Donald Trump lies a lot, but George Santos seems to have him beat. Santos, elected to Congress in a contested district in New York, ran and won as the openly gay son of immigrants, a “seasoned Wall Street financier and investor,” the founder of an animal rescue nonprofit, the descendent of Jews who fled the Holocaust, the wealthy owner of 13 properties and of a company that paid him a $750,000 salary. And then The New York Times started looking into him—after the election, natch—and found that basically none of his story about himself holds up. Days later, the story somehow keeps crumbling, and we’ve now gotten to the point of questions about whether Santos is … really gay?
Earlier in the week, the Times reported that the college Santos claimed to have graduated from had no record of him, the famous financial institutions he claimed to have worked for had no record of him, his animal rescue organization did not appear to be registered as a nonprofit, disclosure forms listed no clients for the family company that allegedly managed $80 million in assets, and there was no record of the real estate properties he claimed. What the Times did find that Santos hadn’t mentioned was unresolved check fraud charges in Brazil and multiple evictions for unpaid rent. You might be sympathetic to him for the latter, but during the pandemic, Santos vocally opposed an eviction moratorium, asking, “Will we landlords ever be able to take back possession of our property?”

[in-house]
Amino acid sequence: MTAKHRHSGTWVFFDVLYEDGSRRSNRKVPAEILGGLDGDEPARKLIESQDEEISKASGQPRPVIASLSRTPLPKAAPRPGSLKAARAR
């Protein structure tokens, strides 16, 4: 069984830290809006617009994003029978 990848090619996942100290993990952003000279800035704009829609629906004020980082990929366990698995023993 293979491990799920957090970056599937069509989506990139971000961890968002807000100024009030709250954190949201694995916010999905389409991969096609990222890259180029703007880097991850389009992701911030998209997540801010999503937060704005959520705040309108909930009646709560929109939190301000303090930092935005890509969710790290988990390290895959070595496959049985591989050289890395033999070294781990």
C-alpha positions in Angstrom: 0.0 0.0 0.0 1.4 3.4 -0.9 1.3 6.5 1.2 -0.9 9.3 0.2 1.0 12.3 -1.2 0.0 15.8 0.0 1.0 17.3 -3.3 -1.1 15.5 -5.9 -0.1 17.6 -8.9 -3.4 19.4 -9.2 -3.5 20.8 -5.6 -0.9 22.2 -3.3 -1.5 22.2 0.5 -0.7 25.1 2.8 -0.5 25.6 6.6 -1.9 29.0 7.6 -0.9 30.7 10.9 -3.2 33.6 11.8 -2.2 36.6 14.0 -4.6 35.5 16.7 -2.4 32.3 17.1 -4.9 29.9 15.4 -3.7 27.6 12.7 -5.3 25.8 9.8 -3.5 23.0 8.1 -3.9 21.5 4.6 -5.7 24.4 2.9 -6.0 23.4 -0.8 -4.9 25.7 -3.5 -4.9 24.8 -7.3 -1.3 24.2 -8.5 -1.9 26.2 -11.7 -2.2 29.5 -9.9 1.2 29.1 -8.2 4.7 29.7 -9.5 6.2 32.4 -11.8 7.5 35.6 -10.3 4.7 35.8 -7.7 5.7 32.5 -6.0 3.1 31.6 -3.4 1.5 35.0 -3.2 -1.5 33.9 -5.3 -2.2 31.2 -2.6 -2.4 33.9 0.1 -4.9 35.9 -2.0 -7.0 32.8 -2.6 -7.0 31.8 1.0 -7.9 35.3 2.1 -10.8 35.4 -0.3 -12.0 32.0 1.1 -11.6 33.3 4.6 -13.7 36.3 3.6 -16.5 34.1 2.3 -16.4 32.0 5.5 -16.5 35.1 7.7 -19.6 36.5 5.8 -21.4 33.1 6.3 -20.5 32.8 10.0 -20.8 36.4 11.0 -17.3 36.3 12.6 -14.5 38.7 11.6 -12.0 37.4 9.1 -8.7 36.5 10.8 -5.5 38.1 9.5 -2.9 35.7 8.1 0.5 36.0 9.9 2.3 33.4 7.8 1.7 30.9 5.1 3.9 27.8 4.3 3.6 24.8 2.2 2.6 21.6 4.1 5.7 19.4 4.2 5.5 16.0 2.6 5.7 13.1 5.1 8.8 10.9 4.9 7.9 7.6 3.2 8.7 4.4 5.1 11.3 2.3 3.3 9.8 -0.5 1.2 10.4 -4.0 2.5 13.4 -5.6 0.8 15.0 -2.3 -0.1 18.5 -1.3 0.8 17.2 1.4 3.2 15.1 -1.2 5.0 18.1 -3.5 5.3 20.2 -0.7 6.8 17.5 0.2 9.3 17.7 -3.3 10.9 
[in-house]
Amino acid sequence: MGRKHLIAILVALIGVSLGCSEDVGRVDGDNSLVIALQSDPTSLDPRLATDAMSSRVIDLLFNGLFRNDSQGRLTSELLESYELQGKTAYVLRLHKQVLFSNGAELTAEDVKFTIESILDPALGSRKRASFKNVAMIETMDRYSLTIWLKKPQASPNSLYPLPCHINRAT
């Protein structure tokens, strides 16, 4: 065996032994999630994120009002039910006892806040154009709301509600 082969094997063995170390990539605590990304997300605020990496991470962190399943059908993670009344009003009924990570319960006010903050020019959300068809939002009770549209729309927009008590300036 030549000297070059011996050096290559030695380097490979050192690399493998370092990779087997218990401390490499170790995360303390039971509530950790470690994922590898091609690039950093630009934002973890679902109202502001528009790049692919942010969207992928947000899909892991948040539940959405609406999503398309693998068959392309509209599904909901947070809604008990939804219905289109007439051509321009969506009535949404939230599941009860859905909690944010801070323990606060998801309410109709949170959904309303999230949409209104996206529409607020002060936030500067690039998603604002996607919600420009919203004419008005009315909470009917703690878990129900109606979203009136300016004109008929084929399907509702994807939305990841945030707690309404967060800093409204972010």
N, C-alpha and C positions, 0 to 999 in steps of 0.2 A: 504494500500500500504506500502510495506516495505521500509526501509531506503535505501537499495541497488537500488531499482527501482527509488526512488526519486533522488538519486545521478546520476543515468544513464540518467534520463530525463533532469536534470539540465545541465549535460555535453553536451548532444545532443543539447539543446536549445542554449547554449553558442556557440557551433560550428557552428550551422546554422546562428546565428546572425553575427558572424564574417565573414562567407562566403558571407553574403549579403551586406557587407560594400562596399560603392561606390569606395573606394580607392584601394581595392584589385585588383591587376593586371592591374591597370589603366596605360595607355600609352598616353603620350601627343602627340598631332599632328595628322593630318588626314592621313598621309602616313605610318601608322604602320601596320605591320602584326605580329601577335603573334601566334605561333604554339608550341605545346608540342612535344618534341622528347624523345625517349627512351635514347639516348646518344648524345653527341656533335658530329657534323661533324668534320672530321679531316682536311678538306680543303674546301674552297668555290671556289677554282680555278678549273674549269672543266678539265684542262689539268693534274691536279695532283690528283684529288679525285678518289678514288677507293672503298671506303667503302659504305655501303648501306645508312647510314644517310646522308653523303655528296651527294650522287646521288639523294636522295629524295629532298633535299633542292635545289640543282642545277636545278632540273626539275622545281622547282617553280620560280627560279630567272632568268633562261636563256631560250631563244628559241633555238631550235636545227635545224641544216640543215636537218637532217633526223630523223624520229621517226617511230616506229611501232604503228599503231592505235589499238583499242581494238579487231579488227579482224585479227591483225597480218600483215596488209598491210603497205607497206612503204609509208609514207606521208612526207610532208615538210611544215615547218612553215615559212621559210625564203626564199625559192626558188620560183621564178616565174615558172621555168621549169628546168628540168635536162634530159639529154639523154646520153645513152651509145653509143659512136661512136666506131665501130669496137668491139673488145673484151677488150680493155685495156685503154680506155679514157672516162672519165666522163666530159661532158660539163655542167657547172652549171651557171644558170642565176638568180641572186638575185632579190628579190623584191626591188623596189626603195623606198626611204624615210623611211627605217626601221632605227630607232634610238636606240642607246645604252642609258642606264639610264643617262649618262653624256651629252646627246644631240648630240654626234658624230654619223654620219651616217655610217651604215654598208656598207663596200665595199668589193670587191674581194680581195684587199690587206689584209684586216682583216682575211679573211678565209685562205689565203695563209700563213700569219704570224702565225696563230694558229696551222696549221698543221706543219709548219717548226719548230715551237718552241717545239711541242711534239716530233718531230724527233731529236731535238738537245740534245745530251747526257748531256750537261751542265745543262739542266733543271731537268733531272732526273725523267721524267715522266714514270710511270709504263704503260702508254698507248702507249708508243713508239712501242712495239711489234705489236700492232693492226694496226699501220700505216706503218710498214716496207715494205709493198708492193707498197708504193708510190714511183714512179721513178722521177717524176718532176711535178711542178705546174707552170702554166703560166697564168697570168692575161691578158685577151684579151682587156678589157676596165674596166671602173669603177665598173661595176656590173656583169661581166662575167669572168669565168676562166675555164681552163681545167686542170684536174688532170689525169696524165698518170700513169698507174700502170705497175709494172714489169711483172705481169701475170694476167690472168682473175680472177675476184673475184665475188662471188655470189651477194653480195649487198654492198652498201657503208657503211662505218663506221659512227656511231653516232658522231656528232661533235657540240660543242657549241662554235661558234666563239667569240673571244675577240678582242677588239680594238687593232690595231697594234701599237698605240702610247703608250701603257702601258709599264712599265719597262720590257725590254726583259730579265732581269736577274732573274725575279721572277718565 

That seemed like a lot when the Times first reported it. But the hits keep coming. On Wednesday, the Jewish publication The Forward reported that Santos lied about his Jewish grandparents fleeing persecution. According to Santos’ campaign website, “George’s grandparents fled Jewish persecution in Ukraine, settled in Belgium, and again fled persecution during WWII.” But The Forward found genealogical information that Santos’ grandparents were born in Brazil in 1918 and 1927. He described his late mother as Jewish, but her still-existing Facebook page was filled with Catholic references while Jewish references were entirely absent.
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